Yes, the owners manual only hints at the issue. If you read the factory shop/repair manual's information on the operation of the HVAC system then it becomes much easier to understand, clarify, the information in the owners manual.
#154 of 179 2004 Sienna A/C selector and Air intake selector problem
Mar 26, 2011 (4:16 pm)
I have noticed that my 2004 Sienna manual A/C system has the following problem recently:
1. When I turn on A/C, the A/C selector light is on, some cold air comes out.
2. After 5-10 minutes, the air intake selector light automatically turns on, which indicates that it recirculates the air inside the car.
3. While A/C is on, I could not turn the air intake selector light off unless I turn the A/C off.
4. If I don't turn on the A/C, I can tune on/off air intake selector freely.
Has anyone any idea what is wrong? Is it an expensive repair?
#155 of 179 Re: 2004 Sienna A/C selector and Air intake selector problem [xsssssss1]
Mar 27, 2011 (9:13 am)
A bit backwards but....
As a SAFETY measure recirculate will NOT remain on unless the A/C is operational. In recirculate mode there is a danger that the cabin atmosphere RH, Relative Humidity, will rise high enough (due to human metabolism, breathing, perpiration, etc.) to fog the windshield.
With the A/C operational there is generally enough dehumidification capability that the safety concerns are alleviated.
#156 of 179 2006 XLE A/C Climate Control
Aug 04, 2011 (2:58 pm)
Owned van since 12/10 -had 34Kmi, now 39K. I need help.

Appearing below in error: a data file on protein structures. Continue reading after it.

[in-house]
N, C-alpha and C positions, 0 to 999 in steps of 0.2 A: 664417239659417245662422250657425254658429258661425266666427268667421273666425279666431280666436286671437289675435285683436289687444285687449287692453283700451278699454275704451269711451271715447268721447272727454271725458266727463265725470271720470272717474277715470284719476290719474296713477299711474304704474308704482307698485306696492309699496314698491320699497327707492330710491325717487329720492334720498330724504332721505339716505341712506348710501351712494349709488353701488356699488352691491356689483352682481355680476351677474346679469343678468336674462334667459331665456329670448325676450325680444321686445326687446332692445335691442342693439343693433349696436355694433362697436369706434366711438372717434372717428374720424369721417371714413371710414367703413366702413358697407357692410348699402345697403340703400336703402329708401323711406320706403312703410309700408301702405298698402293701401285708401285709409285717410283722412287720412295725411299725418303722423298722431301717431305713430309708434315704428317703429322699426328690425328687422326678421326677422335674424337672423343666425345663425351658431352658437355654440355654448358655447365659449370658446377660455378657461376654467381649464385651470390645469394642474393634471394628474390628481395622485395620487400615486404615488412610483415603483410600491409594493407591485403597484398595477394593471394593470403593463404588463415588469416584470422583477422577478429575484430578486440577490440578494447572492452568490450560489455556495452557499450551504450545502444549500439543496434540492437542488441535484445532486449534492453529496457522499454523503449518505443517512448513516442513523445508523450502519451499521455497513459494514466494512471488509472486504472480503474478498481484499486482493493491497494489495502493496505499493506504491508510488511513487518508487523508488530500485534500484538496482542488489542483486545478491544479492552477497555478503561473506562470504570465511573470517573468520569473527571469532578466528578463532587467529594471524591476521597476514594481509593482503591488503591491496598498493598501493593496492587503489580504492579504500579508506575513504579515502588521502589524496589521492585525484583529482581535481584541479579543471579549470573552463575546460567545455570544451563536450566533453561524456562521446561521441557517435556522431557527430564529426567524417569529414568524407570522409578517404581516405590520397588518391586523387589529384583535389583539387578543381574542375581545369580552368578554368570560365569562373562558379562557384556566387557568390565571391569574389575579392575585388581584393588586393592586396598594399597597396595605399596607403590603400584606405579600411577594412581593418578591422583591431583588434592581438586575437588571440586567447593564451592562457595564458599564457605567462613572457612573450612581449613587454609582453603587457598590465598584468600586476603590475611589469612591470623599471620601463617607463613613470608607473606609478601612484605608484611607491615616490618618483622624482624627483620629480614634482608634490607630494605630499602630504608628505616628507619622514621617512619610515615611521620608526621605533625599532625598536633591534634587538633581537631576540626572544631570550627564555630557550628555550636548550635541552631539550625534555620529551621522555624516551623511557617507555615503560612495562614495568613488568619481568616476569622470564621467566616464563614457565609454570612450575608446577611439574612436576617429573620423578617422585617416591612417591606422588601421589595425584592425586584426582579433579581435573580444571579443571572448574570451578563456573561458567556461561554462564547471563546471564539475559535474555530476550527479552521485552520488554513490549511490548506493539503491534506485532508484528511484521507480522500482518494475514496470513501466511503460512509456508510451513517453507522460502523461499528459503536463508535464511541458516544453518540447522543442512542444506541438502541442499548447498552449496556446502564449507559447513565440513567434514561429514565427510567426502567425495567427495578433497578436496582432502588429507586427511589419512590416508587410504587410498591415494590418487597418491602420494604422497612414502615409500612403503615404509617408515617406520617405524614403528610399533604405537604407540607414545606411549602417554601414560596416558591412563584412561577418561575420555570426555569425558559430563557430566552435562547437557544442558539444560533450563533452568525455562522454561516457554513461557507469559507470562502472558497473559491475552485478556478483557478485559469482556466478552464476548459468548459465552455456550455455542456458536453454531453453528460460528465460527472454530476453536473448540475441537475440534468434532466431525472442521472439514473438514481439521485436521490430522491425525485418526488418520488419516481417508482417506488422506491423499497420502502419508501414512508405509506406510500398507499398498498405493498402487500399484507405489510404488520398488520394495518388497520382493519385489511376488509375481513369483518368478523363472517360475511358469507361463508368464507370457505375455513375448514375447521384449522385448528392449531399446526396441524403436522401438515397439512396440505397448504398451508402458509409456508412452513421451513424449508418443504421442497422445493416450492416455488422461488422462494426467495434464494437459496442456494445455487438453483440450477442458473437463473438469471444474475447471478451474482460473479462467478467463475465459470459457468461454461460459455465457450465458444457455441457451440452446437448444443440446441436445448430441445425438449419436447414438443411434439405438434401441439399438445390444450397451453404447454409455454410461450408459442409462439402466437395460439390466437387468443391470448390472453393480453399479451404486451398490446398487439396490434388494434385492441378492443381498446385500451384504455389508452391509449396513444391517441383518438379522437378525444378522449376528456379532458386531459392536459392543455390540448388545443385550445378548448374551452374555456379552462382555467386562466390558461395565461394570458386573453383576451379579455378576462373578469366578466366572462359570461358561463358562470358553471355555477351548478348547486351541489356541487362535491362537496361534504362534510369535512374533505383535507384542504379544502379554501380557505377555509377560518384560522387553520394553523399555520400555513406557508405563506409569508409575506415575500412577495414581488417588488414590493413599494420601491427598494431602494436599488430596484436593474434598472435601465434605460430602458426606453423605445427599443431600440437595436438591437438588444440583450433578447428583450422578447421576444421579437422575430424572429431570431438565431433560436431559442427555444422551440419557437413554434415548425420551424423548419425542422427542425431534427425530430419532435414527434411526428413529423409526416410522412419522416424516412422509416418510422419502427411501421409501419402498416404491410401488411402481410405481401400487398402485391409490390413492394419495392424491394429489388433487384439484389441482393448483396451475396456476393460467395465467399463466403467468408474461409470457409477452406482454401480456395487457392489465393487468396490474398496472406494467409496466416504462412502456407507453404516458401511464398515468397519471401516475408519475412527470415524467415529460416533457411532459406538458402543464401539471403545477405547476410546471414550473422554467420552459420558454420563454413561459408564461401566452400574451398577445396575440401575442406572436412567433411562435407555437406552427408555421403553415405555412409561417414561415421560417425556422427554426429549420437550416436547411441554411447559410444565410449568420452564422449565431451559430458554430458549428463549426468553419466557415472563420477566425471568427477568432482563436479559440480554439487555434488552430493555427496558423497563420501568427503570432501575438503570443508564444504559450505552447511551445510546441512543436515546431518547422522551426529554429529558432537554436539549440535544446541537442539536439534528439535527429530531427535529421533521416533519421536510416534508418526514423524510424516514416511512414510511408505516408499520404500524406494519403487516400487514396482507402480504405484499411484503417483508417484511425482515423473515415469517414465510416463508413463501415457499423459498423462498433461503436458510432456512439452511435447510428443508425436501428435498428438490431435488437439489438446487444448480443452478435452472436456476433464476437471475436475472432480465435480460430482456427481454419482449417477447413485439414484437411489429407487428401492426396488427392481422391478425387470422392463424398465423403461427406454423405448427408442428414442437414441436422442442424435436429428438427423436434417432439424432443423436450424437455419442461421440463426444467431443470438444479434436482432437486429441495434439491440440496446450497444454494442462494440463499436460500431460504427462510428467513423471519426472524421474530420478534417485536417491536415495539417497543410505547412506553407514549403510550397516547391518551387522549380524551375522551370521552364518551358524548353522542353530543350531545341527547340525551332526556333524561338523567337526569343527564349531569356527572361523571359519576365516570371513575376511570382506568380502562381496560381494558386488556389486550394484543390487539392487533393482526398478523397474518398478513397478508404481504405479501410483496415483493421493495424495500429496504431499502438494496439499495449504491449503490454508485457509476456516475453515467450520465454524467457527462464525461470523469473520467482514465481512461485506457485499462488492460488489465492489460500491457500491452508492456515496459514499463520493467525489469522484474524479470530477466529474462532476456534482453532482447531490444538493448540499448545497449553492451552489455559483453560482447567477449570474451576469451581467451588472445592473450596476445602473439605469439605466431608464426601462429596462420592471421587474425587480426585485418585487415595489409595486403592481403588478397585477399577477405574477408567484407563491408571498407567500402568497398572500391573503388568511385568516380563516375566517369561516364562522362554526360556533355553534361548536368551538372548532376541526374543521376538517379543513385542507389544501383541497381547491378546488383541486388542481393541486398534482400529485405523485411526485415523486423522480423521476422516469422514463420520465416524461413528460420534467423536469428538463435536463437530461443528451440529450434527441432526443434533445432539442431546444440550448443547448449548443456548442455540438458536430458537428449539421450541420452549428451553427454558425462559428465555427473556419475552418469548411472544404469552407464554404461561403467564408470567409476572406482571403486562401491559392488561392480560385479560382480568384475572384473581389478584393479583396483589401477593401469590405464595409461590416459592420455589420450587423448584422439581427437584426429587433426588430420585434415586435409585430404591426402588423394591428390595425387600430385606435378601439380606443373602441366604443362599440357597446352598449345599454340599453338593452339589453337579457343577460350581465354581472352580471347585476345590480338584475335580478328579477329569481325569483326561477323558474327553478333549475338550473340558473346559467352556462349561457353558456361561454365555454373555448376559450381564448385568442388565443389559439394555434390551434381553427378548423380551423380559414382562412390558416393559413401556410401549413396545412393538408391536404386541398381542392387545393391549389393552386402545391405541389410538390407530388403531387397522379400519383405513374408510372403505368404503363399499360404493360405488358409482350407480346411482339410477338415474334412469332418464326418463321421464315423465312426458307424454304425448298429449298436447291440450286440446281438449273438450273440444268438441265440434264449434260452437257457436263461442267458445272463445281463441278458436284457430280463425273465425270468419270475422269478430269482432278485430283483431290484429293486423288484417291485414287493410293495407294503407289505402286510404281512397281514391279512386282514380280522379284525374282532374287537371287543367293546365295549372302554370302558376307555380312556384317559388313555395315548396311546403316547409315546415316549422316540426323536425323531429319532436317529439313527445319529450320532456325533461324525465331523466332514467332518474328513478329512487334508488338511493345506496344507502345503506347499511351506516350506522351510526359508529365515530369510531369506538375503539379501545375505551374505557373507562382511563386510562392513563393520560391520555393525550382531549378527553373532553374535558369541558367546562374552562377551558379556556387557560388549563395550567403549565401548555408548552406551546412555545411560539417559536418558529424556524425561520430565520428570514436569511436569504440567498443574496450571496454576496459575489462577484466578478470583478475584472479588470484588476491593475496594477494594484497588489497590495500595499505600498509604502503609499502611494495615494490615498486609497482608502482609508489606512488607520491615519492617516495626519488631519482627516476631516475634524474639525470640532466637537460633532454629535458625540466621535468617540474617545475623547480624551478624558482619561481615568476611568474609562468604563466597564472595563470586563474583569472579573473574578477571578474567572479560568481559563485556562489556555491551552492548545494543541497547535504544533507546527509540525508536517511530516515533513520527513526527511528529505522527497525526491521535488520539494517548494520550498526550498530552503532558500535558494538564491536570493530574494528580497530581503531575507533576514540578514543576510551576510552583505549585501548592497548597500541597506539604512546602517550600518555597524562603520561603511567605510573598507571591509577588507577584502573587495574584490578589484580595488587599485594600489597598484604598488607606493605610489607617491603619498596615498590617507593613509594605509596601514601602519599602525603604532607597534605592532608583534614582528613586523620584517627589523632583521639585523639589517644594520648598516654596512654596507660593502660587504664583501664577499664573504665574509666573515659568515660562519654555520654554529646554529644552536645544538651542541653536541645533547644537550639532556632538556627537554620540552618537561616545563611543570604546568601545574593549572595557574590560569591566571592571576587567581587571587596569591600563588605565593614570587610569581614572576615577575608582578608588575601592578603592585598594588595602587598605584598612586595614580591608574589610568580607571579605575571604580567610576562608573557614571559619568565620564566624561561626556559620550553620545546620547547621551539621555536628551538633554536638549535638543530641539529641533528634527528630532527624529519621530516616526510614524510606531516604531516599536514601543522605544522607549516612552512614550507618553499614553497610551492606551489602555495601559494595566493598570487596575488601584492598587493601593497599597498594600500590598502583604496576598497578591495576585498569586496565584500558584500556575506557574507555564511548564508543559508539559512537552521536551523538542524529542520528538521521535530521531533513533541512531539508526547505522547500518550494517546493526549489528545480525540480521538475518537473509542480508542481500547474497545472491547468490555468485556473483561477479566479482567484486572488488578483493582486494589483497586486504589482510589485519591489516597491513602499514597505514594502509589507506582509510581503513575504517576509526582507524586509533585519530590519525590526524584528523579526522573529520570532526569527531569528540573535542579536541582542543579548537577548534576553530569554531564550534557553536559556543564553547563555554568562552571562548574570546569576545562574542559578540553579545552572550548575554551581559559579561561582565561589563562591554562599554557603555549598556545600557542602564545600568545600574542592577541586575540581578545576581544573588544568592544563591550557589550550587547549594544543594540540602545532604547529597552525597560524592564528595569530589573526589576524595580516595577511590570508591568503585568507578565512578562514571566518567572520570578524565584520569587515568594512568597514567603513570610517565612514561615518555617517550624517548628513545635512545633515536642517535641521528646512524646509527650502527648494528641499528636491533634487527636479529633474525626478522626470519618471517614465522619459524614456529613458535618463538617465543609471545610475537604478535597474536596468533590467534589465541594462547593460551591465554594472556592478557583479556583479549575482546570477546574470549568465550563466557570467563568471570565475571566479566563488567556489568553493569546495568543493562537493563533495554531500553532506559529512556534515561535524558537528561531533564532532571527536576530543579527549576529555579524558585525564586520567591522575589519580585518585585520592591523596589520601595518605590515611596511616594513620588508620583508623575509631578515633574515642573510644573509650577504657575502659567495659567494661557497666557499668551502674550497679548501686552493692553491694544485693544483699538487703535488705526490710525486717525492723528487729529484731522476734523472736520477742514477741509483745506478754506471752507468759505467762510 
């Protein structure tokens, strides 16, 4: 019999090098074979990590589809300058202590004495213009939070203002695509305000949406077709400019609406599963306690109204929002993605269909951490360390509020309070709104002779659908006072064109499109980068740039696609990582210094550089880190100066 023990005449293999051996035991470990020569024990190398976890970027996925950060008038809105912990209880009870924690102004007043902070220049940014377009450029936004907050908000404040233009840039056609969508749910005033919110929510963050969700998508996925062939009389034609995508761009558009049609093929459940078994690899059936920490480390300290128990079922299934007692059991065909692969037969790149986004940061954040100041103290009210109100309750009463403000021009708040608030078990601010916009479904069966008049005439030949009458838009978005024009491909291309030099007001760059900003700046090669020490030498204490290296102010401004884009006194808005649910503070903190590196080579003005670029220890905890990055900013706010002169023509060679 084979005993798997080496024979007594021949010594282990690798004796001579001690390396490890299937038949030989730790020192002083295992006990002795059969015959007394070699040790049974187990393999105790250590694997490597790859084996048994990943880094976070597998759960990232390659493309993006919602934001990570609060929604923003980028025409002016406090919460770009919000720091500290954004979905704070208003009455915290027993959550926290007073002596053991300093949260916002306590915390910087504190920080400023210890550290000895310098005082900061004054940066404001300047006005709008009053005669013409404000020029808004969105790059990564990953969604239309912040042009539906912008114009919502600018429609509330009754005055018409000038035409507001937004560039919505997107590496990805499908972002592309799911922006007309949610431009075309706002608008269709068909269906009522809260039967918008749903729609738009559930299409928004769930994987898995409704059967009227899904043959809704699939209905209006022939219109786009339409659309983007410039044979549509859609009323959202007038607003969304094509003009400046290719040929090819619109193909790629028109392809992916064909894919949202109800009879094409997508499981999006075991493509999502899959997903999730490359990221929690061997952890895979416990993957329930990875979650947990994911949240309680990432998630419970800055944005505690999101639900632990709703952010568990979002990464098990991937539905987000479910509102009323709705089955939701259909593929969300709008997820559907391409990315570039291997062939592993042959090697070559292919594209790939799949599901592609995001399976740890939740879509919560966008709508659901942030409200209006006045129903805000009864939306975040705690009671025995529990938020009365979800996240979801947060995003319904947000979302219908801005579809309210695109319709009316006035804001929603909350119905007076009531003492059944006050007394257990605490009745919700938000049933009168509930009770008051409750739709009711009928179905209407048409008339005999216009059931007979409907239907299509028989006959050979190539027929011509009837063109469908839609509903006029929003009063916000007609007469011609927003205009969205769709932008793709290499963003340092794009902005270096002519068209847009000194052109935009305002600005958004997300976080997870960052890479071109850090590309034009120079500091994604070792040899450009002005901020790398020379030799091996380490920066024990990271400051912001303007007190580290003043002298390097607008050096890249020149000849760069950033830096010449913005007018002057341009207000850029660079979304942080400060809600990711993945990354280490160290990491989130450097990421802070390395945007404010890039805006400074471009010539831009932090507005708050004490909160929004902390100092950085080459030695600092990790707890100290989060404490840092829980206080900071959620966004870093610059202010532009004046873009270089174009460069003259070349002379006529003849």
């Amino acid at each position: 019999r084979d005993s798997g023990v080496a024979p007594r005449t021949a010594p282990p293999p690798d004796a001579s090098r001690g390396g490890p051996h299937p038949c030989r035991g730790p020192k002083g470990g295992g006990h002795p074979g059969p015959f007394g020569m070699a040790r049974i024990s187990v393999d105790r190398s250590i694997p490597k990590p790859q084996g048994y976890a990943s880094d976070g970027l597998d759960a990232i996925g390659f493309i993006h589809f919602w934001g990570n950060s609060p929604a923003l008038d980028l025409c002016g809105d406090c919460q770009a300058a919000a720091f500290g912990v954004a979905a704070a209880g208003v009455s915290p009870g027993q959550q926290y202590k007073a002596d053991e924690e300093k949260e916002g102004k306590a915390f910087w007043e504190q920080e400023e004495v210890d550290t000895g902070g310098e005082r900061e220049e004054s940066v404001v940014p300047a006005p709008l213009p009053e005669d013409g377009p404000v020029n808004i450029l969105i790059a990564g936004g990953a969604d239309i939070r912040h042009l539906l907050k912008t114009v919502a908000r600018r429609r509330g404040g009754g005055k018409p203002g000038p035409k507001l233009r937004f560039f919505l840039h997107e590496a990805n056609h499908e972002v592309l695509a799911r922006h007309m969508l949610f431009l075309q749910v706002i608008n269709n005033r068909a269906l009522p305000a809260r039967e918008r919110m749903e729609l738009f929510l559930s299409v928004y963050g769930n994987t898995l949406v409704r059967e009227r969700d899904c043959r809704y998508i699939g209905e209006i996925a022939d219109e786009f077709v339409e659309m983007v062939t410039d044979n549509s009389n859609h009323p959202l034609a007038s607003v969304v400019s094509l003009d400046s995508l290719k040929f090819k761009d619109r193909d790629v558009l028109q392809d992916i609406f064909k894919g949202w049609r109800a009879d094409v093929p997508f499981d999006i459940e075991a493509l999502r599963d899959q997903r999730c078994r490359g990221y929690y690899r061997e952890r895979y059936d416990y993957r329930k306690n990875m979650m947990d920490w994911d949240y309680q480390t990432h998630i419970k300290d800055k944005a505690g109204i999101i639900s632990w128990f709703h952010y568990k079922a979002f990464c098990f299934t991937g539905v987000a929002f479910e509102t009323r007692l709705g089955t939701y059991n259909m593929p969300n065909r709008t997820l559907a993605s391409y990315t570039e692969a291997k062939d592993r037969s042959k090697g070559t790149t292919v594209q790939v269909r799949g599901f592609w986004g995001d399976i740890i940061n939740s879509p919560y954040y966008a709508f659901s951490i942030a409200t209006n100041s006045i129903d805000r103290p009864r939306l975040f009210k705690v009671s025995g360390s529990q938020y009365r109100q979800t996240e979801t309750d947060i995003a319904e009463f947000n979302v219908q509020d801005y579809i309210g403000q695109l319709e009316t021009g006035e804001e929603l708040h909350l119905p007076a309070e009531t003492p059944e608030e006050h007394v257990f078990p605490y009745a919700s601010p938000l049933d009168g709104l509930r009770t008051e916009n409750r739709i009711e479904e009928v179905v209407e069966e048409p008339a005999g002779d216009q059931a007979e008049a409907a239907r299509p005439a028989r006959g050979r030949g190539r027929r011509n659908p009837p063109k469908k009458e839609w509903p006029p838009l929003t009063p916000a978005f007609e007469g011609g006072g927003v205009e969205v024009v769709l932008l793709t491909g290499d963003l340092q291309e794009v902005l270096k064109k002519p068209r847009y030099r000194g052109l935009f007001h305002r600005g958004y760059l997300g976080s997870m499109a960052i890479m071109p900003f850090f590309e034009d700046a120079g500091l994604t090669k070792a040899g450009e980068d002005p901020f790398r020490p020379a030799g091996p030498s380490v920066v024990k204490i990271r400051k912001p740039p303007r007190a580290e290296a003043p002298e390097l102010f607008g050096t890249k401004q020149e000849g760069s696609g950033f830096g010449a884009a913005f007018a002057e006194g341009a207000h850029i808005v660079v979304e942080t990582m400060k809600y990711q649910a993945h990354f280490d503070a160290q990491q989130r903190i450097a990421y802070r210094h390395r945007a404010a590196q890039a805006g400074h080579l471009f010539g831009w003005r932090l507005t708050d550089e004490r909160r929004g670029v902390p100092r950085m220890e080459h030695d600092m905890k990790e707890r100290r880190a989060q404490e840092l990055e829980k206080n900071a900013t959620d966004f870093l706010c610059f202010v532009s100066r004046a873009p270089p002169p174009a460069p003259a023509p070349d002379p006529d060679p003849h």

Turning the Ignition to the ON position, I hear lots of noise coming from the passenger side of the console - as though there are stepping motors trying to reset to a "zero" position which they fail to find. Seems like it needs an input from a sensor ... to complete the loop - it may be related to the A/C system. Thx.
#157 of 179 Automatic A/ Csystem sienna 2006xle.
Aug 16, 2011 (9:00 pm)
I am still trying to figure out why the front a/c unit - with the ign switch to ON -
engine not running, i hear a (stepper?) motor eager to find its reset point never finding it,
mixing short stops with short run 'excursions" .
Today I noticed that the rear A/C panel's "auto mode" is stuck ON as indicated by its green LED ; i cannot "deselect" it. Could this be related to the above ?
Will someone tell me what is the state of the rear a/c panel lighs when the engine is tuned ON with no front A/C panel selection functions selected ?
I went to the dlr: serv advisor " you have no problem..."
Any ideas welcome. Thanks.